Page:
There were at least eight successful or attempted thefts last week alone, according to reports filed by both campus police and the BPD.
The college's parking lots are tempting targets for car thieves because there are plenty of cars to choose from and not many people milling around the lots. Student Julian Alberto says he has been extra protective of his Honda due to the recent crime wave. “Especially because my parents bought it. It’s something meant for me and it cost them. They worked for it. I always lock the windows and make sure the alarm is on.”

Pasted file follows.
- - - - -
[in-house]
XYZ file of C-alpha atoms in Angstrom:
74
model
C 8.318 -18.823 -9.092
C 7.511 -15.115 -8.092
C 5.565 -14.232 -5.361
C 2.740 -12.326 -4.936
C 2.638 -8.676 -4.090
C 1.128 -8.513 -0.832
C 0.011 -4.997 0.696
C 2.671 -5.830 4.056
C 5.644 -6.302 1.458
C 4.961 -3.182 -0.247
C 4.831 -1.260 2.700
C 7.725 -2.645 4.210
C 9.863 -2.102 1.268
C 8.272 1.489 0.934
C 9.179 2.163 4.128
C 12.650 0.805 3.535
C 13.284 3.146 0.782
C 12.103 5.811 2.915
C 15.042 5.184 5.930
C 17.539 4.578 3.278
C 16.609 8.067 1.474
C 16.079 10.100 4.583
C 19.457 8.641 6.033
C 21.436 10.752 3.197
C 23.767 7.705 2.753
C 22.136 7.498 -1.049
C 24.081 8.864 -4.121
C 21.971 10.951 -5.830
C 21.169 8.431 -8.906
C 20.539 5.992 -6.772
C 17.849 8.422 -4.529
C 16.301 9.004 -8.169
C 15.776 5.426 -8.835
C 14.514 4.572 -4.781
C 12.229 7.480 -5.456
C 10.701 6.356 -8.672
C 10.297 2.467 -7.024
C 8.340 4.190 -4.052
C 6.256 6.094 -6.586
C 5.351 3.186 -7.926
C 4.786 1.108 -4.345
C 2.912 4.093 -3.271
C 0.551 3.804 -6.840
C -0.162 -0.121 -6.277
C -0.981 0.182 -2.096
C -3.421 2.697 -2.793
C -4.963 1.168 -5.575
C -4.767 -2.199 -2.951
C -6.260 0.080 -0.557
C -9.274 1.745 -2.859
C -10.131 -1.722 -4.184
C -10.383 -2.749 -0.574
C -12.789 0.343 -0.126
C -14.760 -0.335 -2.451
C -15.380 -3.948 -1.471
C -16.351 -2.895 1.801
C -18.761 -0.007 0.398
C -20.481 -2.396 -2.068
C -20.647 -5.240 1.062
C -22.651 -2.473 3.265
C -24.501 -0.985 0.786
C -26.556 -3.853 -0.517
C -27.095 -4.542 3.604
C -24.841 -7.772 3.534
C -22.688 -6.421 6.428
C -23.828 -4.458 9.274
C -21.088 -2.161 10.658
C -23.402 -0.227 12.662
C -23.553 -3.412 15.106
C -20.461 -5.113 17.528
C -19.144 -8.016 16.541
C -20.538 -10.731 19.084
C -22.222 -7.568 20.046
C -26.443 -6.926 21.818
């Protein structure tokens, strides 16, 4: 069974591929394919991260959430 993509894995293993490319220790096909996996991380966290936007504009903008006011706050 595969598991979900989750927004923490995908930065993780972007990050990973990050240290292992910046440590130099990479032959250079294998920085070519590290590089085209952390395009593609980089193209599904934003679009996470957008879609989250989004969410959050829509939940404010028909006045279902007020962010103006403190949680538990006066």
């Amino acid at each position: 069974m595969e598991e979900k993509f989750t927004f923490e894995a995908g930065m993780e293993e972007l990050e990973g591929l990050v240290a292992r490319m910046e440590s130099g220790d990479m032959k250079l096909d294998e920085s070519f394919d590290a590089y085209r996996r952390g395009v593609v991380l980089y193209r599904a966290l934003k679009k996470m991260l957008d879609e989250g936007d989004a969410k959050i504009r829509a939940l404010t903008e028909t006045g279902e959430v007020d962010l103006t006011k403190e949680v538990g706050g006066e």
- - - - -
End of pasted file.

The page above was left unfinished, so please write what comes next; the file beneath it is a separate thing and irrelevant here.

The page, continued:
But, sometimes that’s not enough. The cars targeted have been 1990's Hondas which are relatively easy to both find and steal.
“It’s so easy to get into them that people generally think that they’re entering them with a key,” said BPD spokesperson Sgt. Mary DeGeare. “It’s not like they’re breaking the window and causing a lot of attention.”
“Hondas you can sell for $3,000 and for the parts you can make close to $5,000,” said local mechanic Noel Nalupa..
Nalupa says his shop always checks Vehicle Identification Numbers (VIN) and asks for proper paperwork before accepting cars. But, he says he’s seen firsthand the huge demand for older Honda parts, some of which are quite valuable because they are so difficult to find today.
“Because the kids got them and they'll pay whatever the cost is,” said Nalupa. “I don't know where they get the money.”